• The full enculturation of the gospel into minority churches for both indigenous and immigrant peoples. Appealing to the lowest common denominator in churches or defaulting to the prevalent expression of church is a great threat to the indigeneity and effectiveness of Christianity in each unique culture. Pray that believers and missionaries among these peoples might have the wisdom to see culturally appropriate expressions of God's Kingdom planted and growing in each distinct people.
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External concerns that Christians in the Americas face include:

  • The wise handling of social influence and political power by evangelicals. This is an old tune in North America, but a new one in Latin America. There is increased awareness among evangelicals of their cultural, economic and political clout. Such power can divert believers from evangelism or stifle the Church's prophetic voice in a society in need of moral absolutes and ethical standards. The lure of such power often entices evangelicals to seek political power and brings discredit to the cause of Christ. Evangelicals are increasingly being voted into the highest offices of their respective countries.
  • The challenge of false teachings. These are expressed in many ways. In every case, training in apologetics and grounding in the Word for both pastors and believers are crucial to guarding against deception.
    • Pluralism and secularism teach that Jesus is only one option among many. The uniqueness of Christ and the universal validity of the gospel must be instilled at every level of Christian life and worship.
    • New Age teaching, the occult and personalized (but unbiblical) spirituality. These can appear harmless but nevertheless contain dangerous deceptions. The trend among young people to accept the legitimacy of magic, sorcery and witchcraft due to popular culture is a concern.
    • Syncretized Christianity that compromises the biblical message with whatever prevalent values and trends occur in local contexts, whether materialism, hedonism, spiritism or animism.
    • Spiritism in its many forms is resurging. It is especially present in Brazil (Afro-spiritism such as Candomble, Umbanda and others), in Cuba (Santería) and in Haiti (voodoo), but exists throughout the Americas.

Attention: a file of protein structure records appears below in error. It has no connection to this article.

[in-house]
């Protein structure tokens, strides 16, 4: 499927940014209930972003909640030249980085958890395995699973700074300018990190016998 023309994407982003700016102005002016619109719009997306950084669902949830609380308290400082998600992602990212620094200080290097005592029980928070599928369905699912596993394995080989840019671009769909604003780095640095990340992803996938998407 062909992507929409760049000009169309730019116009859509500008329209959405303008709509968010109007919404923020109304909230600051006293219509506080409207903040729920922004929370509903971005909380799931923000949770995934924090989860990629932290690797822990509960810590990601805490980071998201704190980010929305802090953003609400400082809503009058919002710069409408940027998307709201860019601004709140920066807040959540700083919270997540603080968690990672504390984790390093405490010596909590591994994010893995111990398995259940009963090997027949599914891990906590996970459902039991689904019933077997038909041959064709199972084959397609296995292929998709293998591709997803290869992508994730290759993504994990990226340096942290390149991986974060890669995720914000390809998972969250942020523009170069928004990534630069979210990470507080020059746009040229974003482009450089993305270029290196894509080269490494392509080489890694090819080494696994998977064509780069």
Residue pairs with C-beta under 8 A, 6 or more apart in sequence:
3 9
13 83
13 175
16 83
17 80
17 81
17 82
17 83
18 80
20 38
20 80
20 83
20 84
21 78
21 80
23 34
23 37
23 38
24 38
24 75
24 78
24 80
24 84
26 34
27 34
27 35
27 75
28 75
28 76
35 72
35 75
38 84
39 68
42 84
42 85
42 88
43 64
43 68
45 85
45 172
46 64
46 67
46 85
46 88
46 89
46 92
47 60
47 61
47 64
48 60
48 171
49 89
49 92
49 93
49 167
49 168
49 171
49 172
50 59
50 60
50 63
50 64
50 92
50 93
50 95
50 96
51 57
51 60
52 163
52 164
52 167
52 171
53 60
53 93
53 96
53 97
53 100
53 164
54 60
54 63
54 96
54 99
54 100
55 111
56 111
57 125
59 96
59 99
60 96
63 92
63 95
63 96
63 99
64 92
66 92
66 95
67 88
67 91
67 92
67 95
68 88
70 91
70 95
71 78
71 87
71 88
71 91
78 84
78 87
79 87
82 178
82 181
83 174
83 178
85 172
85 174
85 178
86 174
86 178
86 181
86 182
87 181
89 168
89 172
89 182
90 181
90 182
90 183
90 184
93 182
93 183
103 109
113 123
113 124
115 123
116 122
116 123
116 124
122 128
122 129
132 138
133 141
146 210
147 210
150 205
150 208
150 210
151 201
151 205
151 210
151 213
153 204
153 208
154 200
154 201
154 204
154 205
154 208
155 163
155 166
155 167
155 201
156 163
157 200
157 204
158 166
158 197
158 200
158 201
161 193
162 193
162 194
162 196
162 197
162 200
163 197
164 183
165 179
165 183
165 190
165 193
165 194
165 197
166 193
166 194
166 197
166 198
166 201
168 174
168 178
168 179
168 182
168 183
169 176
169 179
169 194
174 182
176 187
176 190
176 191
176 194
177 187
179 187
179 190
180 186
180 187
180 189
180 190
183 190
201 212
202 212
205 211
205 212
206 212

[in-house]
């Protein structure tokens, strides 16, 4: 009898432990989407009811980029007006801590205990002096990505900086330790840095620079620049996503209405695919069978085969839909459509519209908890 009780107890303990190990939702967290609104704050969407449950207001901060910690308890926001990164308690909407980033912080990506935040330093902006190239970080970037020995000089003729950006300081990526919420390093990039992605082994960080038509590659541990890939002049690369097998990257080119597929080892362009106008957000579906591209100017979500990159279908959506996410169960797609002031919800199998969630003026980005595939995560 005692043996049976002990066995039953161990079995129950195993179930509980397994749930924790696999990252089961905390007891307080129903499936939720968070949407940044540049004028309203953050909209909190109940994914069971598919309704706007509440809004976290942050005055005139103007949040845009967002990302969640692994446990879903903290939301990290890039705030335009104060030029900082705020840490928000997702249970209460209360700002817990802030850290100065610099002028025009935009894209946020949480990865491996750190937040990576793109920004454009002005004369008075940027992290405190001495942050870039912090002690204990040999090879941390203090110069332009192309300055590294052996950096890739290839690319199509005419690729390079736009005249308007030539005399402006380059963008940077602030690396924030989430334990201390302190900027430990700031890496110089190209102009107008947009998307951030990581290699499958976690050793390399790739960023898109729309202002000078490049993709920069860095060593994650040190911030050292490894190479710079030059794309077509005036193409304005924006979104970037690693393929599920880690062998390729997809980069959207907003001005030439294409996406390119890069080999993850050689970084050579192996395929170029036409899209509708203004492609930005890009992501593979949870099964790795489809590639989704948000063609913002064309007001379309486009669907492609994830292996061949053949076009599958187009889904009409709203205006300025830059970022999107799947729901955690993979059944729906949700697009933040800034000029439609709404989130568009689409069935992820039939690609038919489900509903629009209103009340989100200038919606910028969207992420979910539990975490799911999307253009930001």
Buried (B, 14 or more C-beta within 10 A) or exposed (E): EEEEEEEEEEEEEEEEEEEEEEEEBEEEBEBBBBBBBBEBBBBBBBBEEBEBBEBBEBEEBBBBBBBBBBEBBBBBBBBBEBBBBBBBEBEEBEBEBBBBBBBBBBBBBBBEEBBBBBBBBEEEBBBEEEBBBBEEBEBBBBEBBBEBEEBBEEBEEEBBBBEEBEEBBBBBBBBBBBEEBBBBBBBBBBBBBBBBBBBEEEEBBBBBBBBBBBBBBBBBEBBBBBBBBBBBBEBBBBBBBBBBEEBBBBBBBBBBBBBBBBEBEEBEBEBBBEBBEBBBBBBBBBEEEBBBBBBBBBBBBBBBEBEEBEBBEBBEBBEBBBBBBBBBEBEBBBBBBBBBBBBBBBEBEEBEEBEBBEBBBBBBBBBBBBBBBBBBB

• Marginal Christian cults. Both Jehovah's Witnesses and the Mormons continue to grow and spread.
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The evangelical missions movement has had an enormous impact on the world - firstly from North America and now increasingly from Latin America. Caribbean missions vision is still young but is now increasing. The maturing, evangelical, Latin American missions movement has expanded and organized greatly since the 1980s. Pray for:

  • Congregations to learn the privileges and responsibilities of being part of the Great Commission and of supporting cross-cultural outreach within their own lands and abroad.
  • Financial support of workers, the lack of which is a major limitation. The failure of congregations to understand the need to support their workers will limit the potentially incredible harvest force from Latin America.
  • Alternate sending patterns to the methods traditionally adopted by Western European and North American churches. Tentmaking and mission-oriented communities on the field are possibly more feasible alternatives.
  • The development of viable and locally applicable sending structures and training programmes that result in fruitful long-term missions involvement. The time and expense of theological training, of learning English and a field language, as well as slow or negligible church growth in unreached fields, can cause possible supporters to baulk.

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Content taken or adapted from Operation World, 7th Edition (2010) and Pray for the World (2015). Both books are published by InterVarsity Press. All rights reserved.